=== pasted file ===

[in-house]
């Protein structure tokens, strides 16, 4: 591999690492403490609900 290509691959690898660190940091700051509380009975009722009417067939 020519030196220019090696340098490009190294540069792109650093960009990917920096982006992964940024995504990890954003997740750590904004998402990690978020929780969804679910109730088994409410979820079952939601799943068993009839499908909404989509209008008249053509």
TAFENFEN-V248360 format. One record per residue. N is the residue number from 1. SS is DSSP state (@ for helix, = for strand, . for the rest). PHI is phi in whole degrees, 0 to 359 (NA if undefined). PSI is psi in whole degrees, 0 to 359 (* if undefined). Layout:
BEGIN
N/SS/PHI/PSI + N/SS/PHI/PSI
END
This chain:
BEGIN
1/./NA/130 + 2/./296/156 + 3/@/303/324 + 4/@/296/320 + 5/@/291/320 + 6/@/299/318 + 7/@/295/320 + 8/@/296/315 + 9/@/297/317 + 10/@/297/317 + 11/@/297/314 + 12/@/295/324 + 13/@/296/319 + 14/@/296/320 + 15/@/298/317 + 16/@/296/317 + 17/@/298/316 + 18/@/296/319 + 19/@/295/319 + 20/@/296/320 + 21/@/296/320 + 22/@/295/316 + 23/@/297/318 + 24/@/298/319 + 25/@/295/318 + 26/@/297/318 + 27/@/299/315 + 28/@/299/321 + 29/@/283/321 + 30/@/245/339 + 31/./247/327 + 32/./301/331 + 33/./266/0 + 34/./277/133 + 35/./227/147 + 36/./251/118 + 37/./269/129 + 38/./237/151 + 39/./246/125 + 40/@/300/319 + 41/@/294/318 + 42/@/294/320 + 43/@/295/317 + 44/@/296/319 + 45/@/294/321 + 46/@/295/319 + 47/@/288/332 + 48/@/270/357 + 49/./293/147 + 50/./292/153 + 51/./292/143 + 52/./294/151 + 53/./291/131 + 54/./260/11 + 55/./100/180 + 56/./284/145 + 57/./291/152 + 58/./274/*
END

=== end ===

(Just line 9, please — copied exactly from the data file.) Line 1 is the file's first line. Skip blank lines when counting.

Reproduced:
1/./NA/130 + 2/./296/156 + 3/@/303/324 + 4/@/296/320 + 5/@/291/320 + 6/@/299/318 + 7/@/295/320 + 8/@/296/315 + 9/@/297/317 + 10/@/297/317 + 11/@/297/314 + 12/@/295/324 + 13/@/296/319 + 14/@/296/320 + 15/@/298/317 + 16/@/296/317 + 17/@/298/316 + 18/@/296/319 + 19/@/295/319 + 20/@/296/320 + 21/@/296/320 + 22/@/295/316 + 23/@/297/318 + 24/@/298/319 + 25/@/295/318 + 26/@/297/318 + 27/@/299/315 + 28/@/299/321 + 29/@/283/321 + 30/@/245/339 + 31/./247/327 + 32/./301/331 + 33/./266/0 + 34/./277/133 + 35/./227/147 + 36/./251/118 + 37/./269/129 + 38/./237/151 + 39/./246/125 + 40/@/300/319 + 41/@/294/318 + 42/@/294/320 + 43/@/295/317 + 44/@/296/319 + 45/@/294/321 + 46/@/295/319 + 47/@/288/332 + 48/@/270/357 + 49/./293/147 + 50/./292/153 + 51/./292/143 + 52/./294/151 + 53/./291/131 + 54/./260/11 + 55/./100/180 + 56/./284/145 + 57/./291/152 + 58/./274/*